Many thanks to Amanda Marsden who has written in from Tunis with all the info below. Great work, Amanda! If anyone has anything to add – please write in.
Although Tunisia is a Muslim state there is no formal dress code, unless you decide to visit a mosque, where only men can enter and they must have their arms, legs and head covered. The women wear just about anything (and sometimes not a lot!) so don’t be put off for that reason.
The postal service is quite slow but things will arrive eventually.
The dialling code for Tunis is 00 216 1. The telephone network is OK, but calls to the UK can be expensive. If you want to use e-mail you have a choice of two providers but both experience technical difficulties at times. The telephone sockets are completely different to those in the UK; here they are more like a credit card fixture.
The voltage is the same as the UK (230V 50Hz), with two-pin round (European-type) sockets.
There are a lot of banks where you can exchange money, the local currency is the dinar and the exchange rate is roughly 2 dinars to the pound. Credit cards are widely accepted if accompanied with a form of identification (eg passport).
Be prepared for the weather here. In summer the temperature can reach 40°C, and the winters are cool and damp. We experience frequent storms and high winds, which can lead to power failures.
Hotel Abou Nawas – there are two of this name. One is in the centre of Tunis and the other is in the “suburbs”.
Abou Nawas, Gammarth. Telephone number: 741 444
Abou Nawas, Tunis. Telephone number: 350 355
Hotel Residence, Gammarth. Telephone number: 910 101
I would say that the approximate price for these hotels is £50 per night (depending on the time of year).
There are a wide variety of restaurants in and around Tunis. Here are some favourites:
Au Bon Vieux Temps: One is situated in Sidi Bou Said and the other in La Marsa. Excellent for seafood with cosy ambience. Prices vary, as does selection of fish, but a three-course meal with local wine would cost in the region of £20 per person.
Le Bœuf sur le Toit: this is a very lively restaurant. The emphasis here is on a good time rather than good food, however the food is OK. A night here will cost £15 for the food (a set menu) plus your drinks (a bottle of wine costs roughly £10). There is a small dance floor and a mixture of local and international (loud) music.
Li Bai: this is located in the Hotel Residence and is in the style of Singaporean food. It is quite expensive but the food is good and the staff are friendly. A meal with wine would cost around £30 per person.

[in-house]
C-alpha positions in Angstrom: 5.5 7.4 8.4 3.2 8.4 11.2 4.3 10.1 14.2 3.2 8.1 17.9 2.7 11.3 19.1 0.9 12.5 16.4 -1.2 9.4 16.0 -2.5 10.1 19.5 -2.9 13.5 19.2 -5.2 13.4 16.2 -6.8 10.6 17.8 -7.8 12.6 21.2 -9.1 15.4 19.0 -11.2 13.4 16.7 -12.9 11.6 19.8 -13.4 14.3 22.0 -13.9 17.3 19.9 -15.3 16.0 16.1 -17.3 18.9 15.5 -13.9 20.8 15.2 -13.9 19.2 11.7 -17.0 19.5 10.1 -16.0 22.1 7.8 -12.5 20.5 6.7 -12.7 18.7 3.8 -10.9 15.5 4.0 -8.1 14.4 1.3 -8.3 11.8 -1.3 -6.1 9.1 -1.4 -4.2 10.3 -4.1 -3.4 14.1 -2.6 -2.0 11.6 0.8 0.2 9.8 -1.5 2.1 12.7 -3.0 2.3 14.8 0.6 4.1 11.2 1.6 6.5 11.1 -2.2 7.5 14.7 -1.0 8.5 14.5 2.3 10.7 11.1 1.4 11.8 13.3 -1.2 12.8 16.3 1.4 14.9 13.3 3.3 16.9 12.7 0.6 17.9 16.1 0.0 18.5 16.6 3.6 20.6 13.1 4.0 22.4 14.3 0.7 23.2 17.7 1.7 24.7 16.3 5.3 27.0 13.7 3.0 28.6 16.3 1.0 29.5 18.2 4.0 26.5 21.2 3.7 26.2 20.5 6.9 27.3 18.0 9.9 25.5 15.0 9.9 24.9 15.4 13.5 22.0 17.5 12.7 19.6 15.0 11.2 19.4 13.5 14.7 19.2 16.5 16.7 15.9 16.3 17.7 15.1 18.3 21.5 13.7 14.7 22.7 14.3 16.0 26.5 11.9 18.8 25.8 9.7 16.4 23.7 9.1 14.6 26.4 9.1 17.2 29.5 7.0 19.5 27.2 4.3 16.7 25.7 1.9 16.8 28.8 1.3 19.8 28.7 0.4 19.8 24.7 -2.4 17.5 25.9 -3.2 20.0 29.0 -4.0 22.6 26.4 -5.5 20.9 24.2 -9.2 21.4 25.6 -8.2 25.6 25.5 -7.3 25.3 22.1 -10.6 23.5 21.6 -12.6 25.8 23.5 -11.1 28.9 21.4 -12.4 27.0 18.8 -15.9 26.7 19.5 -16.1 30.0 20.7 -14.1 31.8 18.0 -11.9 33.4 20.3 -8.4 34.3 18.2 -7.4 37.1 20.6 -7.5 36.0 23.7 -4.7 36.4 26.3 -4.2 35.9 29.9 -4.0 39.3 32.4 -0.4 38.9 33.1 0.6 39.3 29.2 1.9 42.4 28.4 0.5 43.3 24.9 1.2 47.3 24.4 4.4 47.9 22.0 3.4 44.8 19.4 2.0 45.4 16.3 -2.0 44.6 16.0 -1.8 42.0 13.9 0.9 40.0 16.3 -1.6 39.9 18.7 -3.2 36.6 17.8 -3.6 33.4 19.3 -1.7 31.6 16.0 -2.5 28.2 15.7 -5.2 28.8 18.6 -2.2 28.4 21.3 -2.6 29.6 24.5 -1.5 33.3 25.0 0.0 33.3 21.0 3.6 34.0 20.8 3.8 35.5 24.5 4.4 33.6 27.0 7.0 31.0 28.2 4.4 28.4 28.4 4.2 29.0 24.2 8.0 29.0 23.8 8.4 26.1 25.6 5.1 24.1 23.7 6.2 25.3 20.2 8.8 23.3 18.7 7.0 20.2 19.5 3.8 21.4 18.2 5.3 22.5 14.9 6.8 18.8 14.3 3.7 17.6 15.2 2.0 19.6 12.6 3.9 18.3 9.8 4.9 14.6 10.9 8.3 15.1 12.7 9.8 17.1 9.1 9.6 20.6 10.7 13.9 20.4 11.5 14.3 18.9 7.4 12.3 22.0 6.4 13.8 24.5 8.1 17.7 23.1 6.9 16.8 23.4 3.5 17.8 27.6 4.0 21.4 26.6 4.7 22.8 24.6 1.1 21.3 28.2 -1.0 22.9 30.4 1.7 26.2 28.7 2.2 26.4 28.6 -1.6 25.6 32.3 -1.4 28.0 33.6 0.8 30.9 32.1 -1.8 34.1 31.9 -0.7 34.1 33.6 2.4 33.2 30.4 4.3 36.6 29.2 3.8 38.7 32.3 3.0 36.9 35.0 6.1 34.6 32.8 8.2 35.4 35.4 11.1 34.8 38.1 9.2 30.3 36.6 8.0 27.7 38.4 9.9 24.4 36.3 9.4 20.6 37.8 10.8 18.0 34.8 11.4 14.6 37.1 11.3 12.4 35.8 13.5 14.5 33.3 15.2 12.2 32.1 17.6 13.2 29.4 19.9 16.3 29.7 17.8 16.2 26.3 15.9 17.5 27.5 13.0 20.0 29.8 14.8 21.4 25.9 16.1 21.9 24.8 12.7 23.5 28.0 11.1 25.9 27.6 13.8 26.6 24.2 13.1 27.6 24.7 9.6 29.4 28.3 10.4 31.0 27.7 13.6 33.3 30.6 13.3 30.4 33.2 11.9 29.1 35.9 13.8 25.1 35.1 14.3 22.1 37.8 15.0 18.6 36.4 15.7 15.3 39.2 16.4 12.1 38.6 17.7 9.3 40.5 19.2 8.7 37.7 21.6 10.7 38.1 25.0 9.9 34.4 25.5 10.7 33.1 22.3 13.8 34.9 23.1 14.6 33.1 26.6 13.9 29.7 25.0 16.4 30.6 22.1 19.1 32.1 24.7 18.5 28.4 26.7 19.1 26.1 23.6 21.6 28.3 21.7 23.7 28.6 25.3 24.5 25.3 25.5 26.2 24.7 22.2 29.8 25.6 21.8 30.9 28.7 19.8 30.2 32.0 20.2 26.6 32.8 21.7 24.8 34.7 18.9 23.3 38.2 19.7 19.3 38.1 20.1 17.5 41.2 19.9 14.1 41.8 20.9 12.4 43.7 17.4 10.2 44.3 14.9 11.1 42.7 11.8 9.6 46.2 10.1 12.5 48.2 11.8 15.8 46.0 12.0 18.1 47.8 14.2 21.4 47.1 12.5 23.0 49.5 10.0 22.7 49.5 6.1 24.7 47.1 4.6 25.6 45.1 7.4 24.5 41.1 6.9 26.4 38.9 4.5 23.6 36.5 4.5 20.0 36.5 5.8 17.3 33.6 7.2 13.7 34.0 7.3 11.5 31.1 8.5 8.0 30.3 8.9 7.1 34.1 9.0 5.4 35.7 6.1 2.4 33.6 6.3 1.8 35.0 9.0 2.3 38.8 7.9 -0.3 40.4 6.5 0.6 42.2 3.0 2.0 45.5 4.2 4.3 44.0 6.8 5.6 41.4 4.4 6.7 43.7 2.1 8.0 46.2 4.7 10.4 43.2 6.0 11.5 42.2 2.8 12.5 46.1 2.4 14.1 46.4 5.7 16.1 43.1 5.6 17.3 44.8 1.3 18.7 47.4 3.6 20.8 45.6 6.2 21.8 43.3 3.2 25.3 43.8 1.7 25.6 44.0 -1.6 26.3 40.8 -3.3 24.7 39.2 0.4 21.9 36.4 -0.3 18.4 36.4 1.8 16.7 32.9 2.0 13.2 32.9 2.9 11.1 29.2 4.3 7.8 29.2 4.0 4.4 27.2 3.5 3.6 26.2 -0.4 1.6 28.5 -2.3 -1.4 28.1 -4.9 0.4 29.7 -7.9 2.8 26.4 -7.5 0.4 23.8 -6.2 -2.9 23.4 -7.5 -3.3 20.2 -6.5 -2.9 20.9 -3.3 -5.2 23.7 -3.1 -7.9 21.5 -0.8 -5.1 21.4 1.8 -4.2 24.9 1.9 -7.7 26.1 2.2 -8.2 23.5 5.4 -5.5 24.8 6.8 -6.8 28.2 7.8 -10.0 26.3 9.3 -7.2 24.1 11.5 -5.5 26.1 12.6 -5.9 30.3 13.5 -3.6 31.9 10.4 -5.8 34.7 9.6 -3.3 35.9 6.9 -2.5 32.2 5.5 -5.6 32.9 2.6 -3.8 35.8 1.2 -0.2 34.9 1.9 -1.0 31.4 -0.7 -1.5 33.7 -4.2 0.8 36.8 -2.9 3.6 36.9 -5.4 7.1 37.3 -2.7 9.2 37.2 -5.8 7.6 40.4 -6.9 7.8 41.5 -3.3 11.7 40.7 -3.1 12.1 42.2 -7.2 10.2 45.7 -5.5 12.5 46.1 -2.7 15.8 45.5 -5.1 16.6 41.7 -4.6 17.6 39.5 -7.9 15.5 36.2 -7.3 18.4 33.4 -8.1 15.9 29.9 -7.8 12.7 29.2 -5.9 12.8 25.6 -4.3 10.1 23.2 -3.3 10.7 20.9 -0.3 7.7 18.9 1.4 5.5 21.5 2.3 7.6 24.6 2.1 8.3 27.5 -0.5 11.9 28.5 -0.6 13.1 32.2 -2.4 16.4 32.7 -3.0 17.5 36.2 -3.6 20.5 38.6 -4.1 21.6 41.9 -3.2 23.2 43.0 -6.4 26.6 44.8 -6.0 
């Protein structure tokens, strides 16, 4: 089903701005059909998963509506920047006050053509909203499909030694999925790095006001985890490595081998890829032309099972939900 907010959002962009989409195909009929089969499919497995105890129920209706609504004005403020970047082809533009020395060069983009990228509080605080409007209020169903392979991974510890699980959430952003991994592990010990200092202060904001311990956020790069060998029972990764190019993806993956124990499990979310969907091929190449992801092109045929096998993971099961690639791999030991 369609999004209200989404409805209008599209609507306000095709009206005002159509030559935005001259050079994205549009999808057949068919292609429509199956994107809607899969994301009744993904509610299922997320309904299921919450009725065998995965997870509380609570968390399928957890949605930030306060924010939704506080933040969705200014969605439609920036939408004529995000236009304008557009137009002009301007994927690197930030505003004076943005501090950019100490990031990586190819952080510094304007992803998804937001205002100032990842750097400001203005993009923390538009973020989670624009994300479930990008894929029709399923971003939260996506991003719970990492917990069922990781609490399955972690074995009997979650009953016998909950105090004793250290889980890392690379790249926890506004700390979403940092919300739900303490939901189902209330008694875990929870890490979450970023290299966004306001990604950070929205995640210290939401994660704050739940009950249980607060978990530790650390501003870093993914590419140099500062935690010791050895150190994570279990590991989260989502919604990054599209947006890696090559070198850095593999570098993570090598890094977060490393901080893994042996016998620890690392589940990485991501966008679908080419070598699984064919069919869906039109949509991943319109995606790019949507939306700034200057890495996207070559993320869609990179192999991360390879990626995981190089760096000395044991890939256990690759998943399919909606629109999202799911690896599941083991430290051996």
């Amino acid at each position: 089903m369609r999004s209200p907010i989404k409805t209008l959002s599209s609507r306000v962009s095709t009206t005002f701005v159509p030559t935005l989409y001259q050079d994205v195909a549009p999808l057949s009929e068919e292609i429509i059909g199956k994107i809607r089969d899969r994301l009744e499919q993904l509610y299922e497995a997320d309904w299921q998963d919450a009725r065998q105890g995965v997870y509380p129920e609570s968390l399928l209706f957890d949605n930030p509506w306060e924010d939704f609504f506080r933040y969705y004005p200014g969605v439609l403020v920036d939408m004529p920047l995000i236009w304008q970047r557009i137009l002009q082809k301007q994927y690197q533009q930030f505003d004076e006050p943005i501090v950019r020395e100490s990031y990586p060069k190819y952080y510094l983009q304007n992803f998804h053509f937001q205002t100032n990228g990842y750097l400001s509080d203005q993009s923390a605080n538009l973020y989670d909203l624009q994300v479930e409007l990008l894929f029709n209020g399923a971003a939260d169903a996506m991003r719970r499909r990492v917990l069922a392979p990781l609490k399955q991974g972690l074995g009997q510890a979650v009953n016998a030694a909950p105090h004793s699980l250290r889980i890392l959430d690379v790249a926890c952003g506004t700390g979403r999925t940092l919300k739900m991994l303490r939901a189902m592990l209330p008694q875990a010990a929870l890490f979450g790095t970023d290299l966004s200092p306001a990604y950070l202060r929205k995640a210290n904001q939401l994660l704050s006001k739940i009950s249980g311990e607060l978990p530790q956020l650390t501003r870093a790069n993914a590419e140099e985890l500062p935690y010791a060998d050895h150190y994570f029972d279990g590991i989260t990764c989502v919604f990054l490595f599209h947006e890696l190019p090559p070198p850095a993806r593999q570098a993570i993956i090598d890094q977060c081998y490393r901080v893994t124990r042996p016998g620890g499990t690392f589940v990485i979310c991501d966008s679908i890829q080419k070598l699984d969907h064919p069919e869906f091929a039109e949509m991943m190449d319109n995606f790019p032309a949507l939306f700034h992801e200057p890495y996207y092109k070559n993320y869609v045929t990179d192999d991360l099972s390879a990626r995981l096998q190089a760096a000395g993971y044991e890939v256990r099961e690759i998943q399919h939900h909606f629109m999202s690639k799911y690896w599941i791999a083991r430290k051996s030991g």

L’Olivier: again in the Hotel Residence but this time Italian. The food is excellent with a choice of Italian or local dishes, but is quite expensive compared to local restaurants. A three-course meal with wine would cost in the region of £30 per person.
When it comes to shopping, it is very different to the UK. Until recently you had to go to a variety of shops to complete your weekly shopping, but last week [April 2001] a new Carrefour supermarket opened, and consequently has been very busy up until now.
There is the Medina where you haggle for locally made products, which can be fun. As the importation taxes are so high here, there isn’t a great choice but you can buy pretty much anything (except vegetarian foodstuff) for inflated prices.
There are no libraries for English speakers, but there is a book club run by expats, which meets monthly. You can contact the Embassy for a number or myself on 745 998.
The larger hotels offer the usual sports, such as tennis and swimming.
There is a golf club at La Soukra, which is frequented by lots of expats. The International Club also meets here on Friday evening and organises quiz nights and other such things.
For local travel you have Hammamet, Sousse or Monastier. These are all situated to the south of Tunis between 1 and 2 hours by car. You can take a “luage”, which is rented, shared car or minibus which will take you door to door, however be warned they will not leave until full so your journey could take some time. Plus the drivers are renowned for being reckless!!
Further afield you can visit El Jem, which is the largest, complete amphitheatre outside of Rome — or even Tatouine, which is where the Star Wars saga was filmed along with The English Patient, among others.
I’ve mentioned the International Club; there is also a Caledonian Society and Hash House Harriers. These are all attended by pretty much the same people and you can contact me for information on any of these.
Contact details correct as of original date of publication in April 2001